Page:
Rick: As you noted, there was some concern about what the proper level of oxygen should be and there was actually some concern that the higher level was associated with a higher mortality. The importance of this study is it’s evidence-based.

Elizabeth: I would just note to you that we are seeing, especially in some localities — Los Angeles, for example — that oxygen availability is becoming rate-limiting. If it’s possible to drop it lower and not experience higher rates of complications or mortality, maybe that’s a good strategy.

Rick: Elizabeth, it’s interesting because we had noted the same thing during the peak of our pandemic experience here with COVID as well. There is a lot of things you consider in terms of staffing and hospitalization. You never think that oxygen is going to be a limiting factor. But as you’ve mentioned, it is during this pandemic, so this information is very useful.

Elizabeth: Okay. Let’s turn to your next one. That’s in JAMA.

Rick: Why would blood pressure medicines and COVID have any interaction at all? The COVID virus binds to the angiotensin-converting enzyme receptor on the cells and that’s how it gains entry. These ACE inhibitors are also the targets of blood pressure medicines. We have medicines called ACE inhibitors and their counterparts called angiotensin receptor blockers, or ARBs, that are used to treat high blood pressure.

There was some concern because when you use them you increase the number of these receptors that would predispose people to getting infection or having more severe infection, perhaps when someone comes into the hospital with COVID infection you should stop these medications. To test this particular hypothesis, these investigators looked at 659 people that were hospitalized in Brazil with mild to moderate COVID infection and these people were all on an ACE inhibitor or an ARB when they were admitted to the hospital.

They took half of the individuals off those medications, they continued the other half on, and what they discovered was that discontinuing these medications did not improve outcome and it did not affect cardiovascular death, regular death, or COVID-19 progression.

Elizabeth: And so let’s paint the picture just a little bit larger here. What about sudden discontinuation of these medicines? What are the deleterious aspects of that?

Rick: These are medications meant to control hypertension. In people that have uncontrolled hypertension during their hospitalization, that’s not a safe environment for the patient.

Elizabeth: This is interesting to me because clearly this was an issue that was identified super early in the pandemic that this might be a possibility, based on what we know academically about the receptors, and it’s also interesting that it’s taken until now to really be able to definitively answer the question.

Rick: We’ve had different pieces of the puzzle that have looked at it. This was the first randomized trial that has actually taken people off it.

Elizabeth: Staying in JAMA then, let’s turn to the USPSTF, the United States Preventive Services Task Force, and their recent look at smoking cessation. What do we do about that? Very disconcerting statistic here in 2019, one in five U.S. adults use tobacco. Of that number, 14% were smoking cigarettes and the remainder were using electronic cigarettes, and some people, of course, use both. The other bad news is that pregnant women, 7.2% reported smoking cigarettes while pregnant.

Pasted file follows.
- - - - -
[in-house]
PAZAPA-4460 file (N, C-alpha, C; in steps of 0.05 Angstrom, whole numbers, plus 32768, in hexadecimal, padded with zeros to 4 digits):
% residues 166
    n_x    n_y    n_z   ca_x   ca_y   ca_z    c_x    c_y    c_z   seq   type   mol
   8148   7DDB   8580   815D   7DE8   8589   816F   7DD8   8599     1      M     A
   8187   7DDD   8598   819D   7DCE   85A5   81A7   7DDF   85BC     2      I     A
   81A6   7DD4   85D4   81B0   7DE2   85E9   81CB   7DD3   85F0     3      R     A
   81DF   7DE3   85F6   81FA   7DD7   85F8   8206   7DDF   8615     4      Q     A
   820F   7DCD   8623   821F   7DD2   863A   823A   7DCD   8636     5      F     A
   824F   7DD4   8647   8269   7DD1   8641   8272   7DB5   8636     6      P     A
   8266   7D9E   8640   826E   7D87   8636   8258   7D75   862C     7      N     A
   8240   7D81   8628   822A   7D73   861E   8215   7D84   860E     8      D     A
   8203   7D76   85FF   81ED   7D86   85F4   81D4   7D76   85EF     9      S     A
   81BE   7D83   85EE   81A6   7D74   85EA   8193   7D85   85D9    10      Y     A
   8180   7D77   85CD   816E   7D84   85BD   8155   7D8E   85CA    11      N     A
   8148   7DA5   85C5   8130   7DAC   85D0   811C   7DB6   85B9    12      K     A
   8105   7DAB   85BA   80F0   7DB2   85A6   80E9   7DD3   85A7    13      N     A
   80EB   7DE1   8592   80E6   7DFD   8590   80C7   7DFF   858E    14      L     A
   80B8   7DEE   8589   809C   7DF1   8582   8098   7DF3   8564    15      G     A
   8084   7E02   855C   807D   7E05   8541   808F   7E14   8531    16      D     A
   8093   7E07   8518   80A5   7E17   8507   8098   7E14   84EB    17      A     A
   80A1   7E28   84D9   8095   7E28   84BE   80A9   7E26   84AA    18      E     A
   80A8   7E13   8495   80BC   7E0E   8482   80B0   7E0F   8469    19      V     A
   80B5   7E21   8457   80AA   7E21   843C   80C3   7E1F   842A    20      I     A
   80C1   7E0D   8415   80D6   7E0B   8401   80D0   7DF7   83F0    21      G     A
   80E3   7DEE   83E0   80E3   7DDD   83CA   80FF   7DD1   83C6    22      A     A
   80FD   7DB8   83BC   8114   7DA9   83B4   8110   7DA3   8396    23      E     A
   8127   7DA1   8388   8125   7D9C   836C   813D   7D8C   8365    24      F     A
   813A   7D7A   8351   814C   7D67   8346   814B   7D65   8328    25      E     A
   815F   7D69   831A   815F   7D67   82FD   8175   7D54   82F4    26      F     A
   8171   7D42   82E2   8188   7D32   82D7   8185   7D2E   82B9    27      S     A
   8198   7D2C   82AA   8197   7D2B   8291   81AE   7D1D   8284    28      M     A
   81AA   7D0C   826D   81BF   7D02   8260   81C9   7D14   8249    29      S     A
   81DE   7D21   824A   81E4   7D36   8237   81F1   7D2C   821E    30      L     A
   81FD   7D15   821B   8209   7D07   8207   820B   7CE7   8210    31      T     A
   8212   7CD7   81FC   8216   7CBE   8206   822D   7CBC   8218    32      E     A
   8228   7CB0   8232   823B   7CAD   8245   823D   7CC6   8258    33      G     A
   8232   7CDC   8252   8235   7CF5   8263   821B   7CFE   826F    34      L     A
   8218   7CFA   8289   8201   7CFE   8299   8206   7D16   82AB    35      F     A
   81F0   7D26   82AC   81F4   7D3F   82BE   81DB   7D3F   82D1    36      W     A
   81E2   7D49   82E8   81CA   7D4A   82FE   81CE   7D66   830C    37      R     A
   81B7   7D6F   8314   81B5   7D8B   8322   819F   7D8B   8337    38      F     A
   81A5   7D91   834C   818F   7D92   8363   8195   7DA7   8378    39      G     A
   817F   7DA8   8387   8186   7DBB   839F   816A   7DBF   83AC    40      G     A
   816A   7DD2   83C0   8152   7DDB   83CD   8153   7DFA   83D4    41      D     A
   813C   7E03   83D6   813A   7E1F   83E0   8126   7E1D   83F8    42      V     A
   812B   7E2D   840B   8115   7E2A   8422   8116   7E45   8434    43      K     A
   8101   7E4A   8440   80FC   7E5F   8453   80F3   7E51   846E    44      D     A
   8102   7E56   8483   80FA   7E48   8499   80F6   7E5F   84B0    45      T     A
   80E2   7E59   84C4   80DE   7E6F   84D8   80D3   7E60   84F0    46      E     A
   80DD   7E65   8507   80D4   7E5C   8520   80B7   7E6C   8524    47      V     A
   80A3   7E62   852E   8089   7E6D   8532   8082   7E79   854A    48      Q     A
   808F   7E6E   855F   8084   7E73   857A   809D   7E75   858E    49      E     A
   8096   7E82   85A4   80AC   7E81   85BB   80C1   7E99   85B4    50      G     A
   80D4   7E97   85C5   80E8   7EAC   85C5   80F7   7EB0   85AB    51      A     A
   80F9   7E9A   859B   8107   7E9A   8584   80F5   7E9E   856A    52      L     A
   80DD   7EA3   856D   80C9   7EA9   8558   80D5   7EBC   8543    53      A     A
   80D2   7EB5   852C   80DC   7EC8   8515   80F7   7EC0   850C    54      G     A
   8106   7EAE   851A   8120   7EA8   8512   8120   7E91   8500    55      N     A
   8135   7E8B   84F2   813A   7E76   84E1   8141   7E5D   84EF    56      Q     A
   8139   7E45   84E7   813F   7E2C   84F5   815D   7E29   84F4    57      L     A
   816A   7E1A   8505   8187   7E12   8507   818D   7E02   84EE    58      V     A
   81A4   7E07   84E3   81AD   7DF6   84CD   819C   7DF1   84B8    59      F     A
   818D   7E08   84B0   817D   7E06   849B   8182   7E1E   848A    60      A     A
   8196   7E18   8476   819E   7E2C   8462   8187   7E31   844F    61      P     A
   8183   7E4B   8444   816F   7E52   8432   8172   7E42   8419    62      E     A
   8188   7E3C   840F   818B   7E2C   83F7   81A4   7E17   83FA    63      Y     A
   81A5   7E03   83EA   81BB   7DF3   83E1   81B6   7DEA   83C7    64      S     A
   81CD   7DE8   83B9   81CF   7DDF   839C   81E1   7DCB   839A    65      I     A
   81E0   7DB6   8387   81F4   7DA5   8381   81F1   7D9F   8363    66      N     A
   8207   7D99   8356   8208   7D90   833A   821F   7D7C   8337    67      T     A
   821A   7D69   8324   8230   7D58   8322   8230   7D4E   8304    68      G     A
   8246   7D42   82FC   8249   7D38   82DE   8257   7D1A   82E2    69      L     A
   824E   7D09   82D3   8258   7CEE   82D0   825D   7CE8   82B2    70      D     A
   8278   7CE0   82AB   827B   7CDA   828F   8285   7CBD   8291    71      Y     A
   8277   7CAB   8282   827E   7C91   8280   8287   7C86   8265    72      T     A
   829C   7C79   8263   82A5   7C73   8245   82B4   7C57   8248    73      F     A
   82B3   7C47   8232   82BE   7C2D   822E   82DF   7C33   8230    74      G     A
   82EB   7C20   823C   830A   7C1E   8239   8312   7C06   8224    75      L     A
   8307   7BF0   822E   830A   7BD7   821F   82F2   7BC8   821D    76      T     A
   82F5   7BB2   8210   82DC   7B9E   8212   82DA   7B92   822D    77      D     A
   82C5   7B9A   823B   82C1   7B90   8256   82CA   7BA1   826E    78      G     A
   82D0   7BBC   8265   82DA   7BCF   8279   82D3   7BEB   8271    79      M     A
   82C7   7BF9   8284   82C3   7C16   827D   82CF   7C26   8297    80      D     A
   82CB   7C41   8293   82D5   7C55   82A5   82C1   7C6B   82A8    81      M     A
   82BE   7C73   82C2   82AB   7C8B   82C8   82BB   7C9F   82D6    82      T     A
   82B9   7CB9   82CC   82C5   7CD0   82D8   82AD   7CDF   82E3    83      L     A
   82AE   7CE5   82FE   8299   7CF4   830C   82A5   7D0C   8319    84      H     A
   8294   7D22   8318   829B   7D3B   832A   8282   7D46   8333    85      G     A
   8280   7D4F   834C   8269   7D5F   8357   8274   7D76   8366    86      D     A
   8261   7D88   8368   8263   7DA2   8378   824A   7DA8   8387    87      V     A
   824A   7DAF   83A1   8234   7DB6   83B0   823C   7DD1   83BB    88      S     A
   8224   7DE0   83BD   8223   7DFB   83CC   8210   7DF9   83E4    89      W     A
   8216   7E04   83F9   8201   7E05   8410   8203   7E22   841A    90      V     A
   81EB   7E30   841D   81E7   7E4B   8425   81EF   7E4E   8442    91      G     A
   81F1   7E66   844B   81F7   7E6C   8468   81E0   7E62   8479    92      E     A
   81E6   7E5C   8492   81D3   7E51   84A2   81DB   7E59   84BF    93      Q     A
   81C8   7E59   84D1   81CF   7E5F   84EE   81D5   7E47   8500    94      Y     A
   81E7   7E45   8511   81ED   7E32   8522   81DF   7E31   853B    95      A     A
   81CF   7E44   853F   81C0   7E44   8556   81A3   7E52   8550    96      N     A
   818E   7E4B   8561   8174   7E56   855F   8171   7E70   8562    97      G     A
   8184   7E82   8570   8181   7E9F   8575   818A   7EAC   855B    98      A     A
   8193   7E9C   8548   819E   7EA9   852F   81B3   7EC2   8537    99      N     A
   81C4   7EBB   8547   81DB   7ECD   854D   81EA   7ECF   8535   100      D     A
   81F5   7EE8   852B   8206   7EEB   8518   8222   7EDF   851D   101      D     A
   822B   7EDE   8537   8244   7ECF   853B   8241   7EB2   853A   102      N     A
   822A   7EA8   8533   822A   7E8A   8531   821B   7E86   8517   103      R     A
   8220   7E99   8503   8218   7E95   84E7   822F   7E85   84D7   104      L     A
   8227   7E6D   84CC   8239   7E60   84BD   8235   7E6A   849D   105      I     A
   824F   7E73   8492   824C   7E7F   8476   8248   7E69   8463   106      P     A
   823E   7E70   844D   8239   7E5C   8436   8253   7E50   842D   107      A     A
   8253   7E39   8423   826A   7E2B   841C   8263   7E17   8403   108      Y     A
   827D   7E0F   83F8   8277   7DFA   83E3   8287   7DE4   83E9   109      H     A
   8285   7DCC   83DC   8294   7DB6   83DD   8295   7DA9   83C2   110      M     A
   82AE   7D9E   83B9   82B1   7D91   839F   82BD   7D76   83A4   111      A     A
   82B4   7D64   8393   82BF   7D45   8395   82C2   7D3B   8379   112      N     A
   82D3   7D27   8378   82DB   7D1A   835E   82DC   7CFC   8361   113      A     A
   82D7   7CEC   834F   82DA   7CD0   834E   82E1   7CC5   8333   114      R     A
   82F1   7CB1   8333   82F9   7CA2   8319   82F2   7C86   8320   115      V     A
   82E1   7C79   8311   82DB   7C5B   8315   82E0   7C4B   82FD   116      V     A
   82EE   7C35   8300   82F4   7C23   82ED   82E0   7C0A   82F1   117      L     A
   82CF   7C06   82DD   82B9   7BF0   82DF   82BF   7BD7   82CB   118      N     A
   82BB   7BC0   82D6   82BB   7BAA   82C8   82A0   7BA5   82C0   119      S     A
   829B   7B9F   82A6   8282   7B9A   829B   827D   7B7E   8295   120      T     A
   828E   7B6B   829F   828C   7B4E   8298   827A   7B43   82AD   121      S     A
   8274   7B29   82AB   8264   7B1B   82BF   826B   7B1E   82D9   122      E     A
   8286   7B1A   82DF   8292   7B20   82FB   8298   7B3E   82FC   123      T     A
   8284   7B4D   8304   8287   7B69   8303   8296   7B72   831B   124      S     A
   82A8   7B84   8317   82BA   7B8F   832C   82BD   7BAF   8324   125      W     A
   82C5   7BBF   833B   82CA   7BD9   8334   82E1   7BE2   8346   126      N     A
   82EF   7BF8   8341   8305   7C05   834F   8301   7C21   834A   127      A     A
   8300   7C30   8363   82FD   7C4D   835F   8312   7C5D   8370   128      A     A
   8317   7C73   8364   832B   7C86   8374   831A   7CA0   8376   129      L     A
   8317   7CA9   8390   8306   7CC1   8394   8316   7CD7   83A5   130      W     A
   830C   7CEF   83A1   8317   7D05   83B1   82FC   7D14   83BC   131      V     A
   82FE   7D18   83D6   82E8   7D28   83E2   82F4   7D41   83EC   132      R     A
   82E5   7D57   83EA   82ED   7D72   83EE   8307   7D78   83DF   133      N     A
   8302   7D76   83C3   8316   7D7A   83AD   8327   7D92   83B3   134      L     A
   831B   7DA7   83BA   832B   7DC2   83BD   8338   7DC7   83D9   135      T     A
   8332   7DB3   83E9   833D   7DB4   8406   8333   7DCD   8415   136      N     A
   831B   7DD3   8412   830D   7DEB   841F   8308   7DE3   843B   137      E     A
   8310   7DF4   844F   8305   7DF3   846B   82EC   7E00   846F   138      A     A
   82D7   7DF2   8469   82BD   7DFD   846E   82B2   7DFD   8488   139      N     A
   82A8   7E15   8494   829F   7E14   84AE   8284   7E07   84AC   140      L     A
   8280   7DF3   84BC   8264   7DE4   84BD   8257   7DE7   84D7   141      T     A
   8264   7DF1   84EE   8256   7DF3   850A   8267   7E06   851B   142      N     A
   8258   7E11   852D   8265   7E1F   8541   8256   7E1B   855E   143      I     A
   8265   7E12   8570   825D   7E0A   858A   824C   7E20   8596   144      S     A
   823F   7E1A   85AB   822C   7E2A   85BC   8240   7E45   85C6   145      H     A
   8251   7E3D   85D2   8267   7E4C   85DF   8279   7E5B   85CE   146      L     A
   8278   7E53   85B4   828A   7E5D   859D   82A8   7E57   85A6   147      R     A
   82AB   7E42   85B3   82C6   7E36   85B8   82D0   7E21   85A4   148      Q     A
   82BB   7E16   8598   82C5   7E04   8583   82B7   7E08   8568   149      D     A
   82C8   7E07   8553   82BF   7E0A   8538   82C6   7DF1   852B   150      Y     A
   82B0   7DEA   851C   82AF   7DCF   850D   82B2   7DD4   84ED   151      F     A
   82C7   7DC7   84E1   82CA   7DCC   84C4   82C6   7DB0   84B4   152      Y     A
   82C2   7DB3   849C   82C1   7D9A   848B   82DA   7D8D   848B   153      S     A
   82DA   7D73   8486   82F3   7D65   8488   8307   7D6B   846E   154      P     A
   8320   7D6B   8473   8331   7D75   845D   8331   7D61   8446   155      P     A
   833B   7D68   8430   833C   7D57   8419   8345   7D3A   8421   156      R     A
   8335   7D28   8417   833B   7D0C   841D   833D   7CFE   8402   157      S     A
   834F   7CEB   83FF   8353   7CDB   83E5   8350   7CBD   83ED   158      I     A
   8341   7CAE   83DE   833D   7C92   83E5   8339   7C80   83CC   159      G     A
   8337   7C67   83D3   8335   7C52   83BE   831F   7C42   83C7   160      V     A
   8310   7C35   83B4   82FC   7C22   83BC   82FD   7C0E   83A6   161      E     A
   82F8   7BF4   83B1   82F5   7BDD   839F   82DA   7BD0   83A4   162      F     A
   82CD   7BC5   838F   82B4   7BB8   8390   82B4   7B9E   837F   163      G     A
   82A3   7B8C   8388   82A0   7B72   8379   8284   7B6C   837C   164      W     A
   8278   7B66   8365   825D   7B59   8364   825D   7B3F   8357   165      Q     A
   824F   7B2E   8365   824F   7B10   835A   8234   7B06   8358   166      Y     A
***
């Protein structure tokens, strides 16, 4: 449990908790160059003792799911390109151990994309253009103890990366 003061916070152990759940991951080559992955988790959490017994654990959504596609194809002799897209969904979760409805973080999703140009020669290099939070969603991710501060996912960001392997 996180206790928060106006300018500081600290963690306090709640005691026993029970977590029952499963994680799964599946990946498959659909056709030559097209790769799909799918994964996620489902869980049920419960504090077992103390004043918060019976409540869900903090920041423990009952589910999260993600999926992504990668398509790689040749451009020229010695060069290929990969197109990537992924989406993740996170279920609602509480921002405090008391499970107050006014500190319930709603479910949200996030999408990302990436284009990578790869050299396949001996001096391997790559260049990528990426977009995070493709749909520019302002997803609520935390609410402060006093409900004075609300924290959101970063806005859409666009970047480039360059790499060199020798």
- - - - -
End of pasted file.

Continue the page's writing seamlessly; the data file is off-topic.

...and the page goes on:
The last time the USPSTF looked at this was in 2015. What they basically did was look at 67 reviews that looked at pharmacotherapy and behavioral interventions as well as nine trials addressing e-cigarettes for smoking cessation and seven using nicotine replacement therapy in pregnancy. They came out and said we need to be using these medicines. We need to take a comprehensive approach. The evidence-based behavioral interventions that they are advocating, I’ll say, include individual and group counseling, telephone counseling, and also web- and text-based interventions.

They say that combining short- and long-acting nicotine replacement therapies is more effective than using just a single form, and finally — and I was happy to note — that they have said no e-cigarette, of course, has been approved by the FDA as a cessation aid. But also, this evidence regarding its ability is inconclusive and that, in light of other studies that just came out this week that we’re looking at, compromise of lung function secondary to e-cigarette use, I’m really happy to say that they’re not advocating for that.

Rick: This is an important update for several reasons. One is it highlights things that we know that are effective in helping people stop smoking, and here’s the rub. They did a national survey of almost 33,000 smokers, and two-thirds of them said they really did want to quit. Half of them had tried, but less than a third of them had actually used evidence-based procedures to do so. Accordingly, only about 7% were successful in quitting and keeping that for a year. We have effective ways of helping people stop smoking. The rub is in making individuals aware of them and applying them in the primary care setting.

Elizabeth: I also applaud the fact that they’ve noted that this is not just an individual clinician mandate, that this is really a group effort here, folks. We’ve got to get everybody engaged, including population-level strategies such as increasing the price of tobacco, instituting and enforcing smoke-free policies and mass media education campaigns, and the access to cessation treatments.

Rick: You hit the nail on the head. It’s a combination of public health and personal health at the same time. As clinicians and healthcare providers, we need to ask everybody whether they’re currently smoking, and if so, be prepared to present them with the information and the follow-up to get the means that we know that are effective.

Elizabeth: On that note, here’s to everybody quitting smoking in 2021. That’s a look at this week’s medical headlines from Texas Tech. I’m Elizabeth Tracey.

Rick: And I’m Rick Lange. Y’all listen up and make healthy choices.

Source: MedicalNewsToday.com